[Taxacom] ICZN - gender of genus-group name ending in -ops

Scott Thomson scott.thomson321 at gmail.com
Fri May 20 11:20:24 CDT 2016


Just so you know I happen to agree with you also. I said it could be done,
not that it has been for nomenclature, nor that it would be easy or cheap.
It would require I programmer to deal with the difficult task of teaching
the database to do partial name recognition and association. This is the
result for searching for alba on a Latin Dictionary site
http://latin-dictionary.net/search/latin/alba, it will work for any Latin
word, of course this is not entirely useful for our nomenclatural purposes,
the point is it can work.

When I did software engineering I was told in a lecture that you had to
consider a computer program as similar to a cooking recipe for a 3 year
old. That was 10 years ago so yes things have possibly advanced, maybe they
are 5 now. But the point is, and we probably all know it, a computer can
only do what it is taught to do. If you ask why I did not give a source
useful for taxonomy, its because I cannot. It has not to my knowledge been
done in a way to do this. So yes I agree with David that it can be done, I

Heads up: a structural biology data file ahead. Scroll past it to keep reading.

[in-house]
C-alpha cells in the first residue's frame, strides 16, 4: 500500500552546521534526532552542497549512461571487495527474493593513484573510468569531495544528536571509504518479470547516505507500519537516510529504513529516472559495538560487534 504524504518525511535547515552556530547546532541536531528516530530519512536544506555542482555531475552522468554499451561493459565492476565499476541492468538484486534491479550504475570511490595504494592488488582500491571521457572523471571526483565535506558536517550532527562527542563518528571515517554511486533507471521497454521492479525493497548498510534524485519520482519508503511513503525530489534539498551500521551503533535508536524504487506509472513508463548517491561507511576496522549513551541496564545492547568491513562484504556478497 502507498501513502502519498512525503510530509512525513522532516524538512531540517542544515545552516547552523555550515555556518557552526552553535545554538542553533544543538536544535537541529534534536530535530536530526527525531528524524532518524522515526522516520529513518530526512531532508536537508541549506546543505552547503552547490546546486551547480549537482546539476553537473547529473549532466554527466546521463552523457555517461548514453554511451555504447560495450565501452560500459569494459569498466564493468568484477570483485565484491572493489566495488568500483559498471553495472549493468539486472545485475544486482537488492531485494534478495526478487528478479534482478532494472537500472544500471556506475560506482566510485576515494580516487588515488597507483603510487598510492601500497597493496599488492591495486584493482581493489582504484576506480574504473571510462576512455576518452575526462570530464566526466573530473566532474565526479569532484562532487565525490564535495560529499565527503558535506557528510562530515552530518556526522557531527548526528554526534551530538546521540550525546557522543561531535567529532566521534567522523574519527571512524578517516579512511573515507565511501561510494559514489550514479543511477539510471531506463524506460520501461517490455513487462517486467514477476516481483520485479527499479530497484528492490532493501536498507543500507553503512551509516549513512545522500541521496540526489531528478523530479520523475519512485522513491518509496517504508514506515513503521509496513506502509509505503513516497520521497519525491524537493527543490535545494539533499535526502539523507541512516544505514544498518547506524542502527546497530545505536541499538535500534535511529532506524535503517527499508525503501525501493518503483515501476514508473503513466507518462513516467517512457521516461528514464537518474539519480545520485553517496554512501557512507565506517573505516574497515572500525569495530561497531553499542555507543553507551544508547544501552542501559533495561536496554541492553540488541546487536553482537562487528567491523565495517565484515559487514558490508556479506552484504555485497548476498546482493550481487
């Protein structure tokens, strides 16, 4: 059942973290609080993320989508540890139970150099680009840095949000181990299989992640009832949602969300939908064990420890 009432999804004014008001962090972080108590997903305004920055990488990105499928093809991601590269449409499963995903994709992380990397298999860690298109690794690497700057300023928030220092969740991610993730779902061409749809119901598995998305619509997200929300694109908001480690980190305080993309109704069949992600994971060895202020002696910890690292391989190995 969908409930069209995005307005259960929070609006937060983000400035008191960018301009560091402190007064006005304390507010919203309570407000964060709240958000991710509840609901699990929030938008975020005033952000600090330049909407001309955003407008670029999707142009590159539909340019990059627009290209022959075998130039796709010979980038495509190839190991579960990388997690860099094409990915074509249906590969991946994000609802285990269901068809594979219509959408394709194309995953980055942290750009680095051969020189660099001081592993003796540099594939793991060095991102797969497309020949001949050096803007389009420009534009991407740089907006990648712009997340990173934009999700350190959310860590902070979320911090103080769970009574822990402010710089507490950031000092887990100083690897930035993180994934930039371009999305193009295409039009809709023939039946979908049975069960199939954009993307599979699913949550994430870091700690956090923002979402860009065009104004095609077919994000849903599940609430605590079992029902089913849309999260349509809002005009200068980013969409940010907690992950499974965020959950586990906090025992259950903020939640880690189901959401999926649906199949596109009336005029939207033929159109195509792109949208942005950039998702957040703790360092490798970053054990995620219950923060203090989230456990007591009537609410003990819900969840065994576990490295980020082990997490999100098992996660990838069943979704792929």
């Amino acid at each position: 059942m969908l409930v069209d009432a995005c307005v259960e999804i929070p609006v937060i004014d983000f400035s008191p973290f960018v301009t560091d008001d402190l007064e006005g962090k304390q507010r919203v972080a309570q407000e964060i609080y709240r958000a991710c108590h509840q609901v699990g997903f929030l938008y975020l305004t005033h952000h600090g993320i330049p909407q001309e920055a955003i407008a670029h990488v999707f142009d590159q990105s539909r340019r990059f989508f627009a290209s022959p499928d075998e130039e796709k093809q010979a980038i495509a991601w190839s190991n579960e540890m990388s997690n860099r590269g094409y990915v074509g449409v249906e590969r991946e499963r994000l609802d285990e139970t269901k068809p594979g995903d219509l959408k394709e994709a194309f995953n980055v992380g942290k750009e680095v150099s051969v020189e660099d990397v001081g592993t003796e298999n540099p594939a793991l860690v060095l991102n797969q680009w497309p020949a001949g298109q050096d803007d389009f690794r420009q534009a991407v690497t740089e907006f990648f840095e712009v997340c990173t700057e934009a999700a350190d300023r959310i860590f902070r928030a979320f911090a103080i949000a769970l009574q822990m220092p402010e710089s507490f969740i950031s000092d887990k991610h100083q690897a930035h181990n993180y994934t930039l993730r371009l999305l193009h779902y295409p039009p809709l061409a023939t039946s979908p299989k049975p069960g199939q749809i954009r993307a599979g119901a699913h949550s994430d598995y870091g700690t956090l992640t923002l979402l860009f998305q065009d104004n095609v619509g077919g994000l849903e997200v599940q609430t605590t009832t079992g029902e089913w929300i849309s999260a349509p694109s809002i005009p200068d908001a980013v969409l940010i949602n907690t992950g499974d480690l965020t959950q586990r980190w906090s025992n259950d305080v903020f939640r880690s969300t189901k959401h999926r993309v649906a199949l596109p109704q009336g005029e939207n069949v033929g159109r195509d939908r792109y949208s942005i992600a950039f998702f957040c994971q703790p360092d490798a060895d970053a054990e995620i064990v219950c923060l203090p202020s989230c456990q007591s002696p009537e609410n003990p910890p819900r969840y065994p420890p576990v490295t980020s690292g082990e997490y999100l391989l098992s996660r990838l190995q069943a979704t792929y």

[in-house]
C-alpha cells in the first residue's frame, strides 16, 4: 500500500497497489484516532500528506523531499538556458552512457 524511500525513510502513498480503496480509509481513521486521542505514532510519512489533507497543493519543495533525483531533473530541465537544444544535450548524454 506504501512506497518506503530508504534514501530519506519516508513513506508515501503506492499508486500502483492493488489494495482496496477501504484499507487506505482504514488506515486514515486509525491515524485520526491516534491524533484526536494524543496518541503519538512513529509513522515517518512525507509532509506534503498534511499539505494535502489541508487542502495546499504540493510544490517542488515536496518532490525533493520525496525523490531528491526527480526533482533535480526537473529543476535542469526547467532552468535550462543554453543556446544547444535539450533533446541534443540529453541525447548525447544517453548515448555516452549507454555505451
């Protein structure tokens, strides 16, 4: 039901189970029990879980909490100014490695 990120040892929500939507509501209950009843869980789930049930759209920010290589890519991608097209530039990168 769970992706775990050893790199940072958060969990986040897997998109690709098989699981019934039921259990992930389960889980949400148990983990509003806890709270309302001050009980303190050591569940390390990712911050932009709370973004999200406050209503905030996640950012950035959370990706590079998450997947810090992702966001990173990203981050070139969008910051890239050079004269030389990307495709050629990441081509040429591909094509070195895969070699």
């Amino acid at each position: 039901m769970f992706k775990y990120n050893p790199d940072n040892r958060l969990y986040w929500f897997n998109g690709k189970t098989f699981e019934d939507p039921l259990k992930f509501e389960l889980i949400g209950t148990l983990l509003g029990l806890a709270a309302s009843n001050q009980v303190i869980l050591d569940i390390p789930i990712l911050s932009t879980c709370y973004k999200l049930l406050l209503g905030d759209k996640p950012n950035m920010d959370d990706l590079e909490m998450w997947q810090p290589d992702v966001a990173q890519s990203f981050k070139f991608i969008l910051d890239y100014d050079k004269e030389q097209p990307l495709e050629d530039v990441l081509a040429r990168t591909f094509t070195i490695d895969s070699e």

agree with you that it has not been done, is not easy and would be
expensive to do. I would argue it would be good if it was done, but who
would put up the money to hire a genuine database programmer to do it and
maintain it. Failing that, and that is likely I think, yes we have to adapt
to what is out there.

Cheers, Scott

On Fri, May 20, 2016 at 12:47 PM, Francisco Welter-Schultes <fwelter at gwdg.de
> wrote:

> Reality is that users of such names work every day with electronic
> resources of any kind, mostly totally unfamiliar with the rules of
> bioscientific names or the Latin language. Also many insider databases do
> not display such functions. Such arguments involving expressions like "it
> shouldn't be hard" work only in a theroretical world (and actually, solving
> this problem can really be hard, and ugly expensive). Since at least 10 or
> 15 years we have electronic databases, many of them online, with search
> functions. The real life experience is that most have not been made up in a
> way that they actually do partical recognition.
> If you look for alba in an important resource like http://www.faunaeur.org
> you only get alba and not albus and not album.
> Even if you look on the electronic file of Sherborn's Index Animalium,
> which in its printed version 100 years ago ignored the ending and listed
> alba and albus as if they did not differ in spelling, you will not find
> albus if you request alba.
> http://www.sil.si.edu/digitalcollections/indexanimalium/TaxonomicNames/